Colombia’s Minister of Environment told local media his country is “saddened” by US President Donald Trump’s decision to withdraw the United States, which is the world’s second-largest CO2 emitter, from the Paris Climate Accord.
Luis Gilberto Murillo claimed that Trump’s decision increased Colombia’s vulnerability to climate change and will make it more difficult to advance toward an international goal to avoid a 3.6º F increase in global temperatures.
The Paris Accord is a conceptual change in international negotiation, the agreement is one of the most important multilateral achievements in recent years, for the first time in history a legally binding and universal agreement was reached that allows us to join together to solve the issues associated with climate change. That is why we are so saddened by this decision.
Minister of Environment – Luis Gilberto Murillo
Nearly 12 million Colombians are directly threatened by climate change and at risk from natural disasters like flooding and landslides, the environment minister said previously to Reuters.
Already climate change has been implicated in natural disasters occurring this year that killed at least 328 people and wiped out entire neighborhoods in the southern city of Mocoa.
While poor land use certainly contributed to the disaster, Martin Santiago, UN chief for Colombia, told local media that climate change played a central role as well in creating the necessary conditions.
Furthermore, rising temperatures due to global climate change have reduced Colombia’s glaciers by almost 20% over the past six years. At this rate, the Andean nation will be lose its tropical glaciers within 25 years, threatening water supply in certain regions of the country.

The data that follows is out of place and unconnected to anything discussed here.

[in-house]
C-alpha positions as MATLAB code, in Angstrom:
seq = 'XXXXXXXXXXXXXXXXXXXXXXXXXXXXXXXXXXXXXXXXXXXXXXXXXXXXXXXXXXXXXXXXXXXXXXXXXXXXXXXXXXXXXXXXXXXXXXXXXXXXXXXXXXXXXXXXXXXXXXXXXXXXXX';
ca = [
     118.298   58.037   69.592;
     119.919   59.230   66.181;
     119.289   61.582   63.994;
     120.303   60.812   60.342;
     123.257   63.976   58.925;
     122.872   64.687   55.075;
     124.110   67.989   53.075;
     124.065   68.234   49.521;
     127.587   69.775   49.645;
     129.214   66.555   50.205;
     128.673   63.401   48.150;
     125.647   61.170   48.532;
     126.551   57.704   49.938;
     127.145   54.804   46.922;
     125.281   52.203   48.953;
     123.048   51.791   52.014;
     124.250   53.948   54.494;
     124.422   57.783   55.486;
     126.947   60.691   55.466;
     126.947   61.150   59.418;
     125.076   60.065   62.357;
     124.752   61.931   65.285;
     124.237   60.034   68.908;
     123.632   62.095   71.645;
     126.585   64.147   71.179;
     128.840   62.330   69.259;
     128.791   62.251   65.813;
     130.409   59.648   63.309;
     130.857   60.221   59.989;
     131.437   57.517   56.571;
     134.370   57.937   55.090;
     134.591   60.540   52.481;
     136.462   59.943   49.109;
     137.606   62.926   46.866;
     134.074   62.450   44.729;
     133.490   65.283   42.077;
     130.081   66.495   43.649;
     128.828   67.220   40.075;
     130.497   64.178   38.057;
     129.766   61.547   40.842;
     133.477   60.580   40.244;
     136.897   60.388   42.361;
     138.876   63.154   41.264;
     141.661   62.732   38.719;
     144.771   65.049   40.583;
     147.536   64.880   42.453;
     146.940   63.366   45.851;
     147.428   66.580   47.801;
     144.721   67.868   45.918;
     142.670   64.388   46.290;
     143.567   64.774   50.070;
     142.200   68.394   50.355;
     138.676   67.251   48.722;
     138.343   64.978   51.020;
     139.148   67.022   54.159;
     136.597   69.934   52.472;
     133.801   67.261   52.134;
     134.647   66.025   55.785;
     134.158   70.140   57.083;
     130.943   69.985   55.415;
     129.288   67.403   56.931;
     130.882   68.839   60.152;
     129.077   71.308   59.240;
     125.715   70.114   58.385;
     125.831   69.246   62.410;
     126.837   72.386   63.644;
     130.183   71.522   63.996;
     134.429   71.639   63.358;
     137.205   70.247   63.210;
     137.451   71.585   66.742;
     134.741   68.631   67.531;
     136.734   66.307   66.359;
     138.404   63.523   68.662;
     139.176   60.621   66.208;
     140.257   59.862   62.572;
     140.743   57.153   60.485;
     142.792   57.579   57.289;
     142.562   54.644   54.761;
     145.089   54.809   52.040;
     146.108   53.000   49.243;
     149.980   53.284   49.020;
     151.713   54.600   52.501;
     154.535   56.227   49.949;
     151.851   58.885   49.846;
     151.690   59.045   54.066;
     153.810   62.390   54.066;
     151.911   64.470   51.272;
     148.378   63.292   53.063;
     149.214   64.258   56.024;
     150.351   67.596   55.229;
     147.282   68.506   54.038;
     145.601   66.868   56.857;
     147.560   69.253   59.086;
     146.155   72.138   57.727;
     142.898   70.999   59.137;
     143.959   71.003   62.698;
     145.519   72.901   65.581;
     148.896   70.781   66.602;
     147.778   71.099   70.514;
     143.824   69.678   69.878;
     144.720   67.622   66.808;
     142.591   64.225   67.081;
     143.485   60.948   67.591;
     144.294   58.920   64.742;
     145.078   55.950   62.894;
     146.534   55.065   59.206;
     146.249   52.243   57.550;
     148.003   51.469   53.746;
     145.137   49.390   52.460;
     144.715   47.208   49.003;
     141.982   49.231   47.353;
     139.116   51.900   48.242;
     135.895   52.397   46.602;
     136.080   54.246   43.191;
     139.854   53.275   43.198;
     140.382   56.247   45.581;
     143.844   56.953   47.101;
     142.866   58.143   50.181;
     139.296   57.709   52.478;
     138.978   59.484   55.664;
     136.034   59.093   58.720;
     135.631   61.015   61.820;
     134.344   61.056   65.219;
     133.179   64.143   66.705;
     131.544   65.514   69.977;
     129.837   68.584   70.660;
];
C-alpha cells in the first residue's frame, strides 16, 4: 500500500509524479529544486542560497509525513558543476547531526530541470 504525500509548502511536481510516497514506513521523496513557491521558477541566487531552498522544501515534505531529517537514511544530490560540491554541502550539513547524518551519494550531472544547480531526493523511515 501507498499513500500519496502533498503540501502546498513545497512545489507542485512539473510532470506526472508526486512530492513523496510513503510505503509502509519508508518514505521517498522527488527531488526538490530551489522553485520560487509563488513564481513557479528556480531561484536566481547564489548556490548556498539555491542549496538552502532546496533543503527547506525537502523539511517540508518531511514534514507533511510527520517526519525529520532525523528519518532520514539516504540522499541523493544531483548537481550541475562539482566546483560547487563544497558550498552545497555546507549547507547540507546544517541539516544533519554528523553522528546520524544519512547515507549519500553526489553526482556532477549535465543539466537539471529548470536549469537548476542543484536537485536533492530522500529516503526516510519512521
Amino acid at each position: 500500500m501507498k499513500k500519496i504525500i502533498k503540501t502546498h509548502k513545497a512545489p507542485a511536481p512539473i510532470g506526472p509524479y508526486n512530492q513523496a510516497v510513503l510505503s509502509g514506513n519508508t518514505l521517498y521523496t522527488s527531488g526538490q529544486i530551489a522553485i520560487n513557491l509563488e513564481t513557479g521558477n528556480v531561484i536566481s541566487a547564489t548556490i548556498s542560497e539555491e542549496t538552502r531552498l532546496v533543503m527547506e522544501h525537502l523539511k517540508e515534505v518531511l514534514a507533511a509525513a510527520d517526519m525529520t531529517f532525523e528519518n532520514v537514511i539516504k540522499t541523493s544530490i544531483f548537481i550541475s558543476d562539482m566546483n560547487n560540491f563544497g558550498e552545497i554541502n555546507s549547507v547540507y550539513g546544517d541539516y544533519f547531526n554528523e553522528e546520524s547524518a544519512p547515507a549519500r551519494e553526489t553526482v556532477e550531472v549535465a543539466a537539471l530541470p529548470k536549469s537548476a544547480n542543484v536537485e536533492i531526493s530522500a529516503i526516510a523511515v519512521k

Within 35 years the country is expected to face serious water shortages. The combination of deforestation, illegal mining and climate change have already begun to shrink Colombia’s water resources.
The shrinkage of these natural reservoirs will cause problems particularly for rural areas of the country, as farmlands will begin to experience more drought.
During 2015 the Paris Climate Summit, Colombia reiterated its pledge to bring the Amazon deforestation rate down to zero by 2020.
However, the South American country still suffers from high levels deforestation in the Amazon region, particularly due to advancing agricultural lands, cattle grazing, illicit crop cultivations and expanding illegal road networks.
According to the South American country’s meteorological institute IDEAM, 95% of the country’s deforestation is concentrated in 30 municipalities, 60.2% of which is in the Amazon.